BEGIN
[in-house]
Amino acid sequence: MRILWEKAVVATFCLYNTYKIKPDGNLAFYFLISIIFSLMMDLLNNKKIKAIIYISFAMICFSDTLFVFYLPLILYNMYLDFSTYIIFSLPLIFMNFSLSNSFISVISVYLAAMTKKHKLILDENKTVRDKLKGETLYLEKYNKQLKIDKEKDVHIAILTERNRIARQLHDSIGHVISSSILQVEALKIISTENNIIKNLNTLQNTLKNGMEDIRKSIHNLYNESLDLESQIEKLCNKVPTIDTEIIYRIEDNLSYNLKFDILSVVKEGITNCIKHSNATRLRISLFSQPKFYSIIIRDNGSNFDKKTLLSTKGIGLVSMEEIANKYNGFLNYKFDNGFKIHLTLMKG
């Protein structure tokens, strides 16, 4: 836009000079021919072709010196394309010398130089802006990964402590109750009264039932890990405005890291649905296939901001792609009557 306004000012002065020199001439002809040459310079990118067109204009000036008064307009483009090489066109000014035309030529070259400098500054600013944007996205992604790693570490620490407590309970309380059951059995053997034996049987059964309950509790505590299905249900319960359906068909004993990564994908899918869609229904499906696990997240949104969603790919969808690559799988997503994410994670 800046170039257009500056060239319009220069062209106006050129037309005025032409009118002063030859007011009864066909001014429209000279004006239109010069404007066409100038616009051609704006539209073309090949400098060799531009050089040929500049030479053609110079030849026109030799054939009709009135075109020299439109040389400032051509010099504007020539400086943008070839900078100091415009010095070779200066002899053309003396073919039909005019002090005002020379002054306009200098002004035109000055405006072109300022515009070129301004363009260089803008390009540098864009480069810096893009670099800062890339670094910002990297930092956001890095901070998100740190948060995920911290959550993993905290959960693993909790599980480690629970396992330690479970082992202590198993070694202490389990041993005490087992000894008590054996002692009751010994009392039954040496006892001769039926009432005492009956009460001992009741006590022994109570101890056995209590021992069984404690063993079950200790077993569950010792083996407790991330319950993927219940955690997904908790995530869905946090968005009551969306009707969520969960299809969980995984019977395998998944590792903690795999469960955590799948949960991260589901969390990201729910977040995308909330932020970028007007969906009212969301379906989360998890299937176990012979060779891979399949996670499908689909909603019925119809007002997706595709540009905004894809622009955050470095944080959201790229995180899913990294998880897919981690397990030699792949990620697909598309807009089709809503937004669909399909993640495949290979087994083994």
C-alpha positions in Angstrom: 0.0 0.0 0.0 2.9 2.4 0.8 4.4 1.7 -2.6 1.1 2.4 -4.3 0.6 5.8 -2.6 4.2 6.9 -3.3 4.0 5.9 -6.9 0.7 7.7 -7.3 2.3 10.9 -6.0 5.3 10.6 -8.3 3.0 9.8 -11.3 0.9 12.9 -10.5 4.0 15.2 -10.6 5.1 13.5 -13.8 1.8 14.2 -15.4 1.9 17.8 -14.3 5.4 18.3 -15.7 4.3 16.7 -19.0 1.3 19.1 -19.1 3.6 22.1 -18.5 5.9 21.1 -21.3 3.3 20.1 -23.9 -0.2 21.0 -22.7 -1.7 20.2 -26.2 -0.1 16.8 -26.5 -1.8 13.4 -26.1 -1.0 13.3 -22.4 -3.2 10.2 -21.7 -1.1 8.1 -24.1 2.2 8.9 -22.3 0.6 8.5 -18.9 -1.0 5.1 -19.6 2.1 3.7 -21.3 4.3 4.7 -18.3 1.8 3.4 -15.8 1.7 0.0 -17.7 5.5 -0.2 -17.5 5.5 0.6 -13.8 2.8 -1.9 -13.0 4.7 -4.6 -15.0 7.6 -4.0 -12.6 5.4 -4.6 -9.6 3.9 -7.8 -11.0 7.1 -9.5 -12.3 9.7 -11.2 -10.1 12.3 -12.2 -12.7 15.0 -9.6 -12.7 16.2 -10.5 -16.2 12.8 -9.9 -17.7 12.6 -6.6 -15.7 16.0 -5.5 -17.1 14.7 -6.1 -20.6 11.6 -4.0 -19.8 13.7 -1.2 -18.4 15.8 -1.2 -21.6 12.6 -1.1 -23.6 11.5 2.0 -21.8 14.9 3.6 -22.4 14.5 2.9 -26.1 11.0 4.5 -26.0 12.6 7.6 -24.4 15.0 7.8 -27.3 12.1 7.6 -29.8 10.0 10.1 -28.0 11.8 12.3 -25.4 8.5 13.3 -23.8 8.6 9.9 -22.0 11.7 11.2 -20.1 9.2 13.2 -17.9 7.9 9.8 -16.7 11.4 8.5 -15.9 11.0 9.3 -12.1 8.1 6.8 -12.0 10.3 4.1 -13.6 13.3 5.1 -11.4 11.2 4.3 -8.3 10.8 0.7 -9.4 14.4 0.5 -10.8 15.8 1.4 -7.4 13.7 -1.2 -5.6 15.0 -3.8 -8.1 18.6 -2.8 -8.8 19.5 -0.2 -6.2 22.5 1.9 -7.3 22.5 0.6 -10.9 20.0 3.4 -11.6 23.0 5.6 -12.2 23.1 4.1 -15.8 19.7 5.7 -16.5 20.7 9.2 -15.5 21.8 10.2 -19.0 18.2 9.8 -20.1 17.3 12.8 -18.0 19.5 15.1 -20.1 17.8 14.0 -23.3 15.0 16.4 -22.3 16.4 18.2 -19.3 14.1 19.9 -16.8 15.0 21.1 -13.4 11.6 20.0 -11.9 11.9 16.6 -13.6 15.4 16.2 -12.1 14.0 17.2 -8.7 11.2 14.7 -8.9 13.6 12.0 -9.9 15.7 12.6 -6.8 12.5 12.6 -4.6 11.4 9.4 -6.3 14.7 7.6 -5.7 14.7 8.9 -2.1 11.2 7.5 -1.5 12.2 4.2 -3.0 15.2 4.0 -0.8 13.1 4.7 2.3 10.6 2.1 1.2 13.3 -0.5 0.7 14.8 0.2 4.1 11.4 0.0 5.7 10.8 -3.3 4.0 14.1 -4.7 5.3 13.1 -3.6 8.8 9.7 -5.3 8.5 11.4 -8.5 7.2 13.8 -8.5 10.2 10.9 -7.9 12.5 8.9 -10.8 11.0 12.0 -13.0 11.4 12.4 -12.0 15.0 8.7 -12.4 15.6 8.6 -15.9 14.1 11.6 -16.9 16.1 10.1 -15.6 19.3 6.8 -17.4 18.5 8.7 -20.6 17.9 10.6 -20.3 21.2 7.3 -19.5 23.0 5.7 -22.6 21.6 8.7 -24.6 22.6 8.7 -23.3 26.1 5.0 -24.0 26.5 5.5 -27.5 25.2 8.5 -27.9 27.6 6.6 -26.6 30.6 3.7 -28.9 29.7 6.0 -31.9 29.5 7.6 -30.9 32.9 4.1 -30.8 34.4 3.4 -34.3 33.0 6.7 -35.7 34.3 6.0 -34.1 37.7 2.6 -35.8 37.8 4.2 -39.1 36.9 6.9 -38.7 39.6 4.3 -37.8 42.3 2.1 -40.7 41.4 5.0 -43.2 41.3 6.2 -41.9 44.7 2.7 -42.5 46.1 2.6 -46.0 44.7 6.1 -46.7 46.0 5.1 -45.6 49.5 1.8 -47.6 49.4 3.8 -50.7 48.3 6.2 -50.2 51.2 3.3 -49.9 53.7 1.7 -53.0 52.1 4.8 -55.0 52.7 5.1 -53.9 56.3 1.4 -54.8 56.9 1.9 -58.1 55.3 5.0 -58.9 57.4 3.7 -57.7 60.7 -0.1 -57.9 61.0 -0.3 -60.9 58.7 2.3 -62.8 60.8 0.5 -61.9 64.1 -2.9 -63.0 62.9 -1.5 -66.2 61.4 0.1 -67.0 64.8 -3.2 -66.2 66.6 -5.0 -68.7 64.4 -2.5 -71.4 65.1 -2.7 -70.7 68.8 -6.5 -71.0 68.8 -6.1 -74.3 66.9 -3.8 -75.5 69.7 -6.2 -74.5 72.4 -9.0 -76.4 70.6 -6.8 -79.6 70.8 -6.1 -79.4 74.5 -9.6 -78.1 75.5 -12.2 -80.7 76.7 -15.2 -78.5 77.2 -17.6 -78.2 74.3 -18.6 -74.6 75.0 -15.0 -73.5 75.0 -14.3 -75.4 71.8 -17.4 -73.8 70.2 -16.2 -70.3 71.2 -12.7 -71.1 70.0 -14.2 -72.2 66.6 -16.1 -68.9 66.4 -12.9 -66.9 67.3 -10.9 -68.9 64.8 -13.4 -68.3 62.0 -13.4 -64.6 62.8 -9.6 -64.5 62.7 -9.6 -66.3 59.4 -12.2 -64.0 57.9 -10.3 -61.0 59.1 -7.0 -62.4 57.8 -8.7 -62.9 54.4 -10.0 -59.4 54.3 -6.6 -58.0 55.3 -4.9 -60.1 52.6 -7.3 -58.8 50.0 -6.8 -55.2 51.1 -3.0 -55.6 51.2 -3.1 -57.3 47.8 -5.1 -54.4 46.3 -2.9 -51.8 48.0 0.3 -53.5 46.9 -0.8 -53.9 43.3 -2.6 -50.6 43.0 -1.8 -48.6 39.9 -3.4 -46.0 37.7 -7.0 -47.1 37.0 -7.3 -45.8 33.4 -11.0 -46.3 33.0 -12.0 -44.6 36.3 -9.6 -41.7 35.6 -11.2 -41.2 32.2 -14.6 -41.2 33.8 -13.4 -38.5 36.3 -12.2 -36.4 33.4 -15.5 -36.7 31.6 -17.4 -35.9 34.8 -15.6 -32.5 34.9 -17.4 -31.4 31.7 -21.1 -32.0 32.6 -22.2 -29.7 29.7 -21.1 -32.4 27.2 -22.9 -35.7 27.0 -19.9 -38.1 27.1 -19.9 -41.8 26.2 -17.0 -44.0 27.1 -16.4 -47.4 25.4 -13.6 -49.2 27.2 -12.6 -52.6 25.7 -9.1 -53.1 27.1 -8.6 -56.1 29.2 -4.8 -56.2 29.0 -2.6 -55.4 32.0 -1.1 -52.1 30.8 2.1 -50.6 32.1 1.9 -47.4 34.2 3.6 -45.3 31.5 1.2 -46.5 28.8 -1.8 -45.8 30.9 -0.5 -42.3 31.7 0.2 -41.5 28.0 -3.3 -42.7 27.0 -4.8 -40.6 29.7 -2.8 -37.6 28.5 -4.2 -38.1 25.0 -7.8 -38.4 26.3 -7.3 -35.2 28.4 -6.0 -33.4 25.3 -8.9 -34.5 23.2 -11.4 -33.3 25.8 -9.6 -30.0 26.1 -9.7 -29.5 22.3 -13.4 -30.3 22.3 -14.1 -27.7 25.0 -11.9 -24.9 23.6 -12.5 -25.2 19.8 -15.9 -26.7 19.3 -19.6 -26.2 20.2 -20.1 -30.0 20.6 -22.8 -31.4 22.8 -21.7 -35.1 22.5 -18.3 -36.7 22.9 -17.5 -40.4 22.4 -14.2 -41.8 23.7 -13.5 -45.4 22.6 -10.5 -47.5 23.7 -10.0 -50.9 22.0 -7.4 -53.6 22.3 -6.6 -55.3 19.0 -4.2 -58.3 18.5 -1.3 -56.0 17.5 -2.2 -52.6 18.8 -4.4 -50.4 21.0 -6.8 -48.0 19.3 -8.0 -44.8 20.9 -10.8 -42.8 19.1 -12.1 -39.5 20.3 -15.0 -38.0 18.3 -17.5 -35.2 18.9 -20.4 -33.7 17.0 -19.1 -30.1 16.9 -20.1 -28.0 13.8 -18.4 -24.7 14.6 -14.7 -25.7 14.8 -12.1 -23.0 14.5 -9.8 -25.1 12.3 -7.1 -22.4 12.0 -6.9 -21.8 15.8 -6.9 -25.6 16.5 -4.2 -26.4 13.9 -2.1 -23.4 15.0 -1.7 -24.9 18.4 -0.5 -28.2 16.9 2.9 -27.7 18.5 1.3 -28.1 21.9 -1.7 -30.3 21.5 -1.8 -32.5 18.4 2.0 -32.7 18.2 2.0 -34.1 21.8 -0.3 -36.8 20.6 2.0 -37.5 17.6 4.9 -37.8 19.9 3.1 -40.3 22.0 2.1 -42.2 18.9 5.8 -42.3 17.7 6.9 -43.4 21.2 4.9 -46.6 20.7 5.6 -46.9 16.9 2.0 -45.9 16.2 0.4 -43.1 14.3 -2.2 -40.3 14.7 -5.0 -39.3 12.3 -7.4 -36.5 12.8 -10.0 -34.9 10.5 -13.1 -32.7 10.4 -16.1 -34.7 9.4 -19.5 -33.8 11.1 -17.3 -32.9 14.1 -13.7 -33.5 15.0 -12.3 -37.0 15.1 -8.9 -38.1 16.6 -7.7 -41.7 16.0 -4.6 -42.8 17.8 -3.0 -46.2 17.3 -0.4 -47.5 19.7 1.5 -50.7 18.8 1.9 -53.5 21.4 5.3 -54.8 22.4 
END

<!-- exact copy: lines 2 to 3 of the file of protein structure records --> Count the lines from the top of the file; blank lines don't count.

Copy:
Amino acid sequence: MRILWEKAVVATFCLYNTYKIKPDGNLAFYFLISIIFSLMMDLLNNKKIKAIIYISFAMICFSDTLFVFYLPLILYNMYLDFSTYIIFSLPLIFMNFSLSNSFISVISVYLAAMTKKHKLILDENKTVRDKLKGETLYLEKYNKQLKIDKEKDVHIAILTERNRIARQLHDSIGHVISSSILQVEALKIISTENNIIKNLNTLQNTLKNGMEDIRKSIHNLYNESLDLESQIEKLCNKVPTIDTEIIYRIEDNLSYNLKFDILSVVKEGITNCIKHSNATRLRISLFSQPKFYSIIIRDNGSNFDKKTLLSTKGIGLVSMEEIANKYNGFLNYKFDNGFKIHLTLMKG
């Protein structure tokens, strides 16, 4: 836009000079021919072709010196394309010398130089802006990964402590109750009264039932890990405005890291649905296939901001792609009557 306004000012002065020199001439002809040459310079990118067109204009000036008064307009483009090489066109000014035309030529070259400098500054600013944007996205992604790693570490620490407590309970309380059951059995053997034996049987059964309950509790505590299905249900319960359906068909004993990564994908899918869609229904499906696990997240949104969603790919969808690559799988997503994410994670 800046170039257009500056060239319009220069062209106006050129037309005025032409009118002063030859007011009864066909001014429209000279004006239109010069404007066409100038616009051609704006539209073309090949400098060799531009050089040929500049030479053609110079030849026109030799054939009709009135075109020299439109040389400032051509010099504007020539400086943008070839900078100091415009010095070779200066002899053309003396073919039909005019002090005002020379002054306009200098002004035109000055405006072109300022515009070129301004363009260089803008390009540098864009480069810096893009670099800062890339670094910002990297930092956001890095901070998100740190948060995920911290959550993993905290959960693993909790599980480690629970396992330690479970082992202590198993070694202490389990041993005490087992000894008590054996002692009751010994009392039954040496006892001769039926009432005492009956009460001992009741006590022994109570101890056995209590021992069984404690063993079950200790077993569950010792083996407790991330319950993927219940955690997904908790995530869905946090968005009551969306009707969520969960299809969980995984019977395998998944590792903690795999469960955590799948949960991260589901969390990201729910977040995308909330932020970028007007969906009212969301379906989360998890299937176990012979060779891979399949996670499908689909909603019925119809007002997706595709540009905004894809622009955050470095944080959201790229995180899913990294998880897919981690397990030699792949990620697909598309807009089709809503937004669909399909993640495949290979087994083994």